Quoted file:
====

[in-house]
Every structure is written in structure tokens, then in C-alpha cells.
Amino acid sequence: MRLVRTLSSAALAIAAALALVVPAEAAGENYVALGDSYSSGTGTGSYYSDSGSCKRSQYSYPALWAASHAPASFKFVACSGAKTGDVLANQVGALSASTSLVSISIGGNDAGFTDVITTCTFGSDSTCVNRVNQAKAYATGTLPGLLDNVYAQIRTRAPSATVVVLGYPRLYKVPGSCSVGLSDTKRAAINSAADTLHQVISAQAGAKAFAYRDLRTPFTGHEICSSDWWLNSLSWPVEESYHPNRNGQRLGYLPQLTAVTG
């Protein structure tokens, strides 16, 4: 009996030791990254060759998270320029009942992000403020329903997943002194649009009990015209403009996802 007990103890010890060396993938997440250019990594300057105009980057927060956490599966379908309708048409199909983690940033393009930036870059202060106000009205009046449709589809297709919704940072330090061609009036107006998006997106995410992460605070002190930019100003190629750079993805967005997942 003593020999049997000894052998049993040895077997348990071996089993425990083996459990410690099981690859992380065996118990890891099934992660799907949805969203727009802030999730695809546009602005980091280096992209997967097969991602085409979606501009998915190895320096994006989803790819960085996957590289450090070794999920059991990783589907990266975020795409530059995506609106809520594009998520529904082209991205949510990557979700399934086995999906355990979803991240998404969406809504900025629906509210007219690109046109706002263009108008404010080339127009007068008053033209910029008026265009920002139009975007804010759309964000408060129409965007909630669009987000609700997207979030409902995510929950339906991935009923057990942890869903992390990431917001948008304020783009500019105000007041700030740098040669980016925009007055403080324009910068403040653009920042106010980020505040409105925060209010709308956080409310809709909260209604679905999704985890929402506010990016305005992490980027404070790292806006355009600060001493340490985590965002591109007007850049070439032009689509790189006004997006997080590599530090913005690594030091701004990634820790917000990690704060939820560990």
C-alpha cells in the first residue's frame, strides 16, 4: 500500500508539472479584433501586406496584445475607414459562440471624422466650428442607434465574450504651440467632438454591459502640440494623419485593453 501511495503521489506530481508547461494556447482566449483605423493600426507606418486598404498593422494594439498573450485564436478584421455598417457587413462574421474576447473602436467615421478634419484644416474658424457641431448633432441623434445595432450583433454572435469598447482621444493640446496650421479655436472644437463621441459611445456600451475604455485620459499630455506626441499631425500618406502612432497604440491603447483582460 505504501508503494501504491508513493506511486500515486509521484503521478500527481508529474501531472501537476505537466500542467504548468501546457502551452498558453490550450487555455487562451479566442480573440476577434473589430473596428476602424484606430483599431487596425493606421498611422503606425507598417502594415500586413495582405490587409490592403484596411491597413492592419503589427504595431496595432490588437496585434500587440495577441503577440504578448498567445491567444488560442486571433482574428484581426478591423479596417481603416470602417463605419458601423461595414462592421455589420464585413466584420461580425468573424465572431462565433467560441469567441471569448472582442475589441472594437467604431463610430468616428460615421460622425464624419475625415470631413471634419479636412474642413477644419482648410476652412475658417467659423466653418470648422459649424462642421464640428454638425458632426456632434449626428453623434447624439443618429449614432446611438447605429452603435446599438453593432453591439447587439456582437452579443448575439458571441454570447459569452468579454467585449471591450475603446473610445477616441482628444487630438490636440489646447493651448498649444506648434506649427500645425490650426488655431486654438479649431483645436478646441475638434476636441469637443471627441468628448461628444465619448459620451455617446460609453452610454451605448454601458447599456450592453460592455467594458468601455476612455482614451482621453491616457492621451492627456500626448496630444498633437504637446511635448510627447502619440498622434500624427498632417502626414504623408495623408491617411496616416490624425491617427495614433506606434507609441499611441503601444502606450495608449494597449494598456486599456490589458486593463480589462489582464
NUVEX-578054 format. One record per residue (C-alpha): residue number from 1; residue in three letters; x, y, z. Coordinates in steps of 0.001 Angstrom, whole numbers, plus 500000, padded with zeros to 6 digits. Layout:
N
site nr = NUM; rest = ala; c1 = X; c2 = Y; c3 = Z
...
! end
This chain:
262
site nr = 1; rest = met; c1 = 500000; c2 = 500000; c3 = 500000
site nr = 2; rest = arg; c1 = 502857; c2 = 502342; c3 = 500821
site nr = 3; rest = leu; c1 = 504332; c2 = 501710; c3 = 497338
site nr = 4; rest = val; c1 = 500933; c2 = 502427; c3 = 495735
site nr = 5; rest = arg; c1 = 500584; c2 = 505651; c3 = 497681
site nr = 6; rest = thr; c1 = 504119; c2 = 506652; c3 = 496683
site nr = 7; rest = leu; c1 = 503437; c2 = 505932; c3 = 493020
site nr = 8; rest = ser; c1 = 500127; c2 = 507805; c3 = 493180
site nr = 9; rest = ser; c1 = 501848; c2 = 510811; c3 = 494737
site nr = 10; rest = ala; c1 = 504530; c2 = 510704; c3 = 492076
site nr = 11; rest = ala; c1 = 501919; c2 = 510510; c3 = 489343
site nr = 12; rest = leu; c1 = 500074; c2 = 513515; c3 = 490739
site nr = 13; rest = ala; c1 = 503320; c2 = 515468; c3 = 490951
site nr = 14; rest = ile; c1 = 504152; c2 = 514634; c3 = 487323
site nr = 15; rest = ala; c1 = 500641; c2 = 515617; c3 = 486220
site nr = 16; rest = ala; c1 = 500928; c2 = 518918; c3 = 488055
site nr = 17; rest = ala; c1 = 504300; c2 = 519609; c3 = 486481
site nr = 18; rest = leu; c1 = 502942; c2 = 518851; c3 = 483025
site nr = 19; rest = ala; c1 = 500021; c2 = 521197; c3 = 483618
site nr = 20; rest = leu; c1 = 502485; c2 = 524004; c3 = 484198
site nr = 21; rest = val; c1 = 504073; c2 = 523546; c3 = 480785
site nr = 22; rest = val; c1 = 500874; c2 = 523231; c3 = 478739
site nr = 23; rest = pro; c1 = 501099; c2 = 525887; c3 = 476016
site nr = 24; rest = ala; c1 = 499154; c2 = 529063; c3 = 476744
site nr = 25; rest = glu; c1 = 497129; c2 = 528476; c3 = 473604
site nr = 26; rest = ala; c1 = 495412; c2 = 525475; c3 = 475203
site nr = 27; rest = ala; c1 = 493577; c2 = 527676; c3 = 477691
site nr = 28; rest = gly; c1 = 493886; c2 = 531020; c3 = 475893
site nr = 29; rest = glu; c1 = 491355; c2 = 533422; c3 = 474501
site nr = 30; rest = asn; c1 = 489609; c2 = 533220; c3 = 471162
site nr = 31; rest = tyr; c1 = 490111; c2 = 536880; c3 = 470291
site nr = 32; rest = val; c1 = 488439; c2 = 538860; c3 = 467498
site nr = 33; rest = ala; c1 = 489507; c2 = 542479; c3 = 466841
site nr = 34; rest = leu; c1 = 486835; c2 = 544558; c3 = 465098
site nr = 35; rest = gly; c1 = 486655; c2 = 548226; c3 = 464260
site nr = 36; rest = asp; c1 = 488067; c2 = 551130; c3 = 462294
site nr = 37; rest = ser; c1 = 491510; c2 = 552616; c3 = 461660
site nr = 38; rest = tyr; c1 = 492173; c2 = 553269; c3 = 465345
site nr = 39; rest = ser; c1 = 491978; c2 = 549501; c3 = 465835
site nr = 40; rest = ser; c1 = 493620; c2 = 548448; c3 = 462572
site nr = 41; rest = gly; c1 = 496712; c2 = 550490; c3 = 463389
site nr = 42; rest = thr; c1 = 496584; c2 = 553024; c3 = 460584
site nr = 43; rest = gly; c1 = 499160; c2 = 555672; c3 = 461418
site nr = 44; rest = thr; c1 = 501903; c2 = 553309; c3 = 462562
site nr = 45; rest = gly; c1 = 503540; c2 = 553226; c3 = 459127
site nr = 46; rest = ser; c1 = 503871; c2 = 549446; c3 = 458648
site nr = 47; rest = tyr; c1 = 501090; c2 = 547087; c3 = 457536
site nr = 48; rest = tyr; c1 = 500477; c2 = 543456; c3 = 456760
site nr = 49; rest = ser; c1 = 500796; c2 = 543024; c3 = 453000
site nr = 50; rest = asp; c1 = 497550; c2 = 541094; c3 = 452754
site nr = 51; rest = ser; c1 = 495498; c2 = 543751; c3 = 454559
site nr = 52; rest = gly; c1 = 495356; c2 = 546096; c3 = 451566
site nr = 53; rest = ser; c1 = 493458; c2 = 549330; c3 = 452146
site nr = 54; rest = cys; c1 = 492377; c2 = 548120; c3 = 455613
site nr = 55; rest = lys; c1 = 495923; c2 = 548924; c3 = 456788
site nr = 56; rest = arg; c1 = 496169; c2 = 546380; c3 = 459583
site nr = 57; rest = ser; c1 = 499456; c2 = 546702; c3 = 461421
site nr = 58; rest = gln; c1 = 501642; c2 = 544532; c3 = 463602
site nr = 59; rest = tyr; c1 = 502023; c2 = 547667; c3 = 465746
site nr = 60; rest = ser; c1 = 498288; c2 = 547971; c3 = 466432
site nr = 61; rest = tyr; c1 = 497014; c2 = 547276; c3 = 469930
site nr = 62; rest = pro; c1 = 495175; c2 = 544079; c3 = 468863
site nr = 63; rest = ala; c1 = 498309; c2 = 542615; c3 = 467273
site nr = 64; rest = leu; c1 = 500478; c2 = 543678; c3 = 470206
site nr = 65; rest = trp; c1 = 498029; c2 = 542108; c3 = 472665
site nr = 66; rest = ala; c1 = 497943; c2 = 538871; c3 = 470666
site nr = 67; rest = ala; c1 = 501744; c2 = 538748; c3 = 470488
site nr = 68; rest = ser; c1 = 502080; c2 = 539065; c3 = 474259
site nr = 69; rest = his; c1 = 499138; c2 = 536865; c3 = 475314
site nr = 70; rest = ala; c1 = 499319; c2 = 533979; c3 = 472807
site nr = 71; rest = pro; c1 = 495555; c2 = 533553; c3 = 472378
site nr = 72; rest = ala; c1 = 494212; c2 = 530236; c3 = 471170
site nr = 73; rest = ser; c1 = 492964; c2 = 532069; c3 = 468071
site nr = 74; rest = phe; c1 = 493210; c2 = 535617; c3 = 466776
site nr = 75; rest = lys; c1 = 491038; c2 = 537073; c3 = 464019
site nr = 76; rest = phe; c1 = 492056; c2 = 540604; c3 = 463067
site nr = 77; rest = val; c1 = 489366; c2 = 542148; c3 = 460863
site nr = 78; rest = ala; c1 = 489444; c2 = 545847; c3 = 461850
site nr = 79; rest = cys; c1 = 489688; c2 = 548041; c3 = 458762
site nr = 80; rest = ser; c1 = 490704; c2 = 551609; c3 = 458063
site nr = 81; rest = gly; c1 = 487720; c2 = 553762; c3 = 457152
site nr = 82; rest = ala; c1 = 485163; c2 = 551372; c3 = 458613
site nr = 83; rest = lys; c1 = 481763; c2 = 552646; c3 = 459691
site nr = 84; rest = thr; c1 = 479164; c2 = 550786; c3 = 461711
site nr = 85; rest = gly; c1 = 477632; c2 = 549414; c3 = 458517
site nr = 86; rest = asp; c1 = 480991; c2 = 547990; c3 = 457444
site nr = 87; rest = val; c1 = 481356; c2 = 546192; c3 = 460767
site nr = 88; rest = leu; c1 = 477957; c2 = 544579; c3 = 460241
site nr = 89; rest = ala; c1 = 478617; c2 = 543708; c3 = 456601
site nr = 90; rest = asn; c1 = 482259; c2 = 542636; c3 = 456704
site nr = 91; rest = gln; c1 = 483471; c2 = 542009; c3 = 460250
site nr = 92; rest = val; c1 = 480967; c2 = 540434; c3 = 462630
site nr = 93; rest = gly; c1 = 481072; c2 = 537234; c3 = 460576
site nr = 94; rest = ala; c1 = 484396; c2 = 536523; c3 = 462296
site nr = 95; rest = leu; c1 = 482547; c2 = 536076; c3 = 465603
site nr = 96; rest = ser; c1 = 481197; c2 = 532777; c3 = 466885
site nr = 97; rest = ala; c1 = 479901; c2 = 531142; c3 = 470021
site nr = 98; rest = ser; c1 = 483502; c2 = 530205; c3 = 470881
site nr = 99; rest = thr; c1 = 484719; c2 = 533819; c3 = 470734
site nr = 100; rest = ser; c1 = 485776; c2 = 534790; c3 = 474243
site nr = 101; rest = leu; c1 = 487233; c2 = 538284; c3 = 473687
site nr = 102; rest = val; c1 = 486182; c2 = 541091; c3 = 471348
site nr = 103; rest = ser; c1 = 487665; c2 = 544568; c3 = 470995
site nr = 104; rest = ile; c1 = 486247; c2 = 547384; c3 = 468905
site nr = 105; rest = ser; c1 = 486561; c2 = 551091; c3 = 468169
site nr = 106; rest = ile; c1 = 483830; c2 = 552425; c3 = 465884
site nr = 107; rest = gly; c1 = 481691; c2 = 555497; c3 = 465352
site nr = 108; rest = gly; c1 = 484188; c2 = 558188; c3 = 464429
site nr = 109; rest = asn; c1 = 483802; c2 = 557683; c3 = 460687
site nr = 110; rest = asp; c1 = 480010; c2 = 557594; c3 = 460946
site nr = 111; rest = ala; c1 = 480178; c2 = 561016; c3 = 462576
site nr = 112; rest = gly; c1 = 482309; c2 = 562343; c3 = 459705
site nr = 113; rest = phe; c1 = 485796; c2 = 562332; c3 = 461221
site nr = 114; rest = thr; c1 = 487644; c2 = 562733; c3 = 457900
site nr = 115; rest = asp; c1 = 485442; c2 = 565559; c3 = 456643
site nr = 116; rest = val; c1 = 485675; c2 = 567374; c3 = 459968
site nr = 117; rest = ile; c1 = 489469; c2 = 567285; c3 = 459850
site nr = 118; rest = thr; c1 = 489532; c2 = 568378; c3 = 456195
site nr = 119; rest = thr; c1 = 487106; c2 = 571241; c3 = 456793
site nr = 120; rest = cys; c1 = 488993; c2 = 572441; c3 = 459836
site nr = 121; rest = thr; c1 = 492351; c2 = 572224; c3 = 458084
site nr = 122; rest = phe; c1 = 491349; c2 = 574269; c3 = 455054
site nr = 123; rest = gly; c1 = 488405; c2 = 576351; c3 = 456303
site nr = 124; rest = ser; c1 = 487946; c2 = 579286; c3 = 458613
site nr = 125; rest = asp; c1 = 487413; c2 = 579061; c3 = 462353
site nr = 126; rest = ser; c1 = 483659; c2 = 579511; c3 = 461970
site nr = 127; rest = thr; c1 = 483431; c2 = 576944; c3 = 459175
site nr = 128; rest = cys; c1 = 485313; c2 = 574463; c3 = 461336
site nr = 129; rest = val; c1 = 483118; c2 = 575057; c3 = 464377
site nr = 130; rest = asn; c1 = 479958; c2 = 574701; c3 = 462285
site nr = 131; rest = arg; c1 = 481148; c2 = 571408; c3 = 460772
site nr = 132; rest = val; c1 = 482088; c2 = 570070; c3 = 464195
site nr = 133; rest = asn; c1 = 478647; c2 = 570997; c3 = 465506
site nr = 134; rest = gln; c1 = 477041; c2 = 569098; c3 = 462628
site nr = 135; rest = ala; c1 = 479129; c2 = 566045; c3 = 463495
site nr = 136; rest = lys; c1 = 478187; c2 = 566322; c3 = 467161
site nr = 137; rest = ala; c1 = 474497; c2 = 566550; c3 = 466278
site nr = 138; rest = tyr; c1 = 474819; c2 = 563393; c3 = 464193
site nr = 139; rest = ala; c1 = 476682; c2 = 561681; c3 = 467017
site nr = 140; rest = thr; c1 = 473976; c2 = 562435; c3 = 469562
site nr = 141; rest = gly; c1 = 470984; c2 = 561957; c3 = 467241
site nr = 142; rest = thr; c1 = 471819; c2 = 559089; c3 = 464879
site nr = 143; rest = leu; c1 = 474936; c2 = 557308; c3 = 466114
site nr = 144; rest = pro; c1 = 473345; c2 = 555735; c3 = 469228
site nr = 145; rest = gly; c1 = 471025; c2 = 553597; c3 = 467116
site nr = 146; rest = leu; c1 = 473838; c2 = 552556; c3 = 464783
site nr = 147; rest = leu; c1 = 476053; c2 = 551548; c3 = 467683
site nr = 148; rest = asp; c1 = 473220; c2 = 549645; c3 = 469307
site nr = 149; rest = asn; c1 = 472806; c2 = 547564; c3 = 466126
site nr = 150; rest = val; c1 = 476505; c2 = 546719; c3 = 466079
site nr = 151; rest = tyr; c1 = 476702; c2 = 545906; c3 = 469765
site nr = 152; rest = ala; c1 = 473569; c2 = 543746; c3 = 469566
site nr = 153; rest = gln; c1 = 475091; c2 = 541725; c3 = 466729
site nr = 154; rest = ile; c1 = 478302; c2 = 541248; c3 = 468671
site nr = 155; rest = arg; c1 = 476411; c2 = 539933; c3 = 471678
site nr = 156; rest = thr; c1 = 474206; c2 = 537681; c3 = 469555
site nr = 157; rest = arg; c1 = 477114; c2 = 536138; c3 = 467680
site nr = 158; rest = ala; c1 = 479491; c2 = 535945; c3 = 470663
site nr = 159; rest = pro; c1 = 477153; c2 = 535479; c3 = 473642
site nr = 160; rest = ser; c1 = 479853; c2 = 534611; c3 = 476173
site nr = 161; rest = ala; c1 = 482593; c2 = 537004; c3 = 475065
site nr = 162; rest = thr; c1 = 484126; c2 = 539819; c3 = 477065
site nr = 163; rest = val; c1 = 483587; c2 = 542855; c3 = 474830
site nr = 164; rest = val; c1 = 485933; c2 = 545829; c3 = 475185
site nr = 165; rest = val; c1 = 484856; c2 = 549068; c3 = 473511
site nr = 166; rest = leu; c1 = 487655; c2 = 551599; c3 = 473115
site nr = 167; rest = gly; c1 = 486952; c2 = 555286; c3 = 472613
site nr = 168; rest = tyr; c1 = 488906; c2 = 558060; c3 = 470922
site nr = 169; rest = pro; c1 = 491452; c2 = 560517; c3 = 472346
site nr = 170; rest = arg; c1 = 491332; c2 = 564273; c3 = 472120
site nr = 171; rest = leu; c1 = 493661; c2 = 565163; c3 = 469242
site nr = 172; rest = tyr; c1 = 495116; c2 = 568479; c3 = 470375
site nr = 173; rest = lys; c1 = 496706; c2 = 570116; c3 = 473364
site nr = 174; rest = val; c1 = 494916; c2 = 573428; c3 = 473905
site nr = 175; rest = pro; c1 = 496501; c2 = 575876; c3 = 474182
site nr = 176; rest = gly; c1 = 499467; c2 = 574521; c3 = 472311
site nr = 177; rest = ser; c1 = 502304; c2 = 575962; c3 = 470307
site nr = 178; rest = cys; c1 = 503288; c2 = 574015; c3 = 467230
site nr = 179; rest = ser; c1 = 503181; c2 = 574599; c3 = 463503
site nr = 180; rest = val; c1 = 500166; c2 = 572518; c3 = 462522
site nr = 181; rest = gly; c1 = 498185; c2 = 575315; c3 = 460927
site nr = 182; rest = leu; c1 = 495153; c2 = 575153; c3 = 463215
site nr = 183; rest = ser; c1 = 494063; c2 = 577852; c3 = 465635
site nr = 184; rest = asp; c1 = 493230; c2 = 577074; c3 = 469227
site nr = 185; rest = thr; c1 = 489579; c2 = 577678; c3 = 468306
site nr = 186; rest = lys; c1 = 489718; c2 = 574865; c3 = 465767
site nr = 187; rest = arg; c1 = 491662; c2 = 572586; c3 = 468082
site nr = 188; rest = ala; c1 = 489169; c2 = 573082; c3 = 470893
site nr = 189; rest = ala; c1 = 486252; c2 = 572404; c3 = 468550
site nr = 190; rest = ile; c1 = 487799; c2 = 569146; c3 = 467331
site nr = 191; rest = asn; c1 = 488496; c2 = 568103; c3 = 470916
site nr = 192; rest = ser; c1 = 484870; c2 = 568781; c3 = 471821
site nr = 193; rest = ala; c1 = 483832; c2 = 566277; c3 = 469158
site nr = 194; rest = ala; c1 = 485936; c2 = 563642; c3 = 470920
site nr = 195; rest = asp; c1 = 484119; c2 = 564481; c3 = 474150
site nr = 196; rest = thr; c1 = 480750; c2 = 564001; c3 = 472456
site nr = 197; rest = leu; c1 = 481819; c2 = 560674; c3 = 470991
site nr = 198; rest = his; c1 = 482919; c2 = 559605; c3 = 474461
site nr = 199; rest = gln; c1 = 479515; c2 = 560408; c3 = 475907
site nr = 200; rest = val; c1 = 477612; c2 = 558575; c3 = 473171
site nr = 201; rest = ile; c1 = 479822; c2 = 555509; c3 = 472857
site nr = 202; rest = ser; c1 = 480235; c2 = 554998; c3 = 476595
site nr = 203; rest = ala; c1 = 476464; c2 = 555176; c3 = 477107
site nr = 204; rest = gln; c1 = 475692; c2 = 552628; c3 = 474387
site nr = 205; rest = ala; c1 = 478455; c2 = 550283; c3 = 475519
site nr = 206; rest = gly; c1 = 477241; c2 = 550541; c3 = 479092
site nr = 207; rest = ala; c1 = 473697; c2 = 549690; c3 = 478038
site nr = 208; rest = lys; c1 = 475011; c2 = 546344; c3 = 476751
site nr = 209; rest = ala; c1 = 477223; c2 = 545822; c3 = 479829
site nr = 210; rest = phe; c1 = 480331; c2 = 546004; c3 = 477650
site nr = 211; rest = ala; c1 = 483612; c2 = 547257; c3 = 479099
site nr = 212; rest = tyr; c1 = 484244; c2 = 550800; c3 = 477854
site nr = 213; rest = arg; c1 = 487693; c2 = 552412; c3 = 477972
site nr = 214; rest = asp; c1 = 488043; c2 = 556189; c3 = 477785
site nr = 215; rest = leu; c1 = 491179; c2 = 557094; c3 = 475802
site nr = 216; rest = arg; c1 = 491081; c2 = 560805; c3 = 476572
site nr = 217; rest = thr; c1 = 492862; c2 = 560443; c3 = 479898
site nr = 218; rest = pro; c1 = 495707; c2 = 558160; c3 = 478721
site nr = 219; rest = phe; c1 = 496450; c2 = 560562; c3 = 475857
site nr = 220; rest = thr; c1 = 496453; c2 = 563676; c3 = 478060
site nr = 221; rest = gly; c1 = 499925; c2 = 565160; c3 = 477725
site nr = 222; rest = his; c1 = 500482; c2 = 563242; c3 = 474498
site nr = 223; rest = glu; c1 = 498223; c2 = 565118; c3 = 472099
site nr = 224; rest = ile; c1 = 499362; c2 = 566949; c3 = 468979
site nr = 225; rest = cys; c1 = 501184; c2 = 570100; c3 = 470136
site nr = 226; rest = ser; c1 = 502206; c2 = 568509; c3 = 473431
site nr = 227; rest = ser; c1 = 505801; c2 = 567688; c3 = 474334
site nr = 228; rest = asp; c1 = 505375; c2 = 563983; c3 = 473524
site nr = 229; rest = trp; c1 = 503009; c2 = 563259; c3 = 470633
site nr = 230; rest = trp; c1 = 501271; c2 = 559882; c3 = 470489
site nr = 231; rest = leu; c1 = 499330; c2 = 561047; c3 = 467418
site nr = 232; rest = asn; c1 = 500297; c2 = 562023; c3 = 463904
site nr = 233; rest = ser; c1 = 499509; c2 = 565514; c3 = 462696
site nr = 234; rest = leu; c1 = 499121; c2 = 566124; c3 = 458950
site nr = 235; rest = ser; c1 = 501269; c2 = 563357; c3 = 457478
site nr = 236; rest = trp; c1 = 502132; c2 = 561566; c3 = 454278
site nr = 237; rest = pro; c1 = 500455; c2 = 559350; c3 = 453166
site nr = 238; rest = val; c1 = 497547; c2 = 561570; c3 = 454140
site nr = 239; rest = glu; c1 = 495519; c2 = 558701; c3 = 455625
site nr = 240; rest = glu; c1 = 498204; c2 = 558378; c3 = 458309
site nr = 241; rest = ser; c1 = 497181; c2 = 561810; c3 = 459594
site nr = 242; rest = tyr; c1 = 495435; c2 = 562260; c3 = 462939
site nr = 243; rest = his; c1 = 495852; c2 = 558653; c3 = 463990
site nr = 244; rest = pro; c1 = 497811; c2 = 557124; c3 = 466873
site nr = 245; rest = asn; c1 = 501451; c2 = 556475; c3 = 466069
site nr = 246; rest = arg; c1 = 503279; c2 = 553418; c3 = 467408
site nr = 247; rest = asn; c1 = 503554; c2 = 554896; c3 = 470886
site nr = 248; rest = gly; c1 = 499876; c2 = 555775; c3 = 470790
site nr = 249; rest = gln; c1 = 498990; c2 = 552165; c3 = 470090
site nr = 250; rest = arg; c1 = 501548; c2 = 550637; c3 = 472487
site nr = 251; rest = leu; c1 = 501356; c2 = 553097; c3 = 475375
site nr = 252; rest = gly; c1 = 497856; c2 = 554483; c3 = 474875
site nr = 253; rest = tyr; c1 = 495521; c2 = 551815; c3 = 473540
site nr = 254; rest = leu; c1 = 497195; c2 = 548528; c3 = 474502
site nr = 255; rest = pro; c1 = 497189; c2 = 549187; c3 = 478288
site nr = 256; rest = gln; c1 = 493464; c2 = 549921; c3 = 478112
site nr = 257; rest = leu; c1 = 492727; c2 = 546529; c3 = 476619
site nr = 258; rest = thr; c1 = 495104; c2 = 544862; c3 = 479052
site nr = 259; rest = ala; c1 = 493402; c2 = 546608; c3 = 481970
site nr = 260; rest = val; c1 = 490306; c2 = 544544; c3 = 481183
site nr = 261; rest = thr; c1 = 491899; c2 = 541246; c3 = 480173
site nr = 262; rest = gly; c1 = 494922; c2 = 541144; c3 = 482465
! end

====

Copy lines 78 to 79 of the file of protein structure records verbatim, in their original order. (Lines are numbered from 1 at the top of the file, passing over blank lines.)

site nr = 66; rest = ala; c1 = 497943; c2 = 538871; c3 = 470666
site nr = 67; rest = ala; c1 = 501744; c2 = 538748; c3 = 470488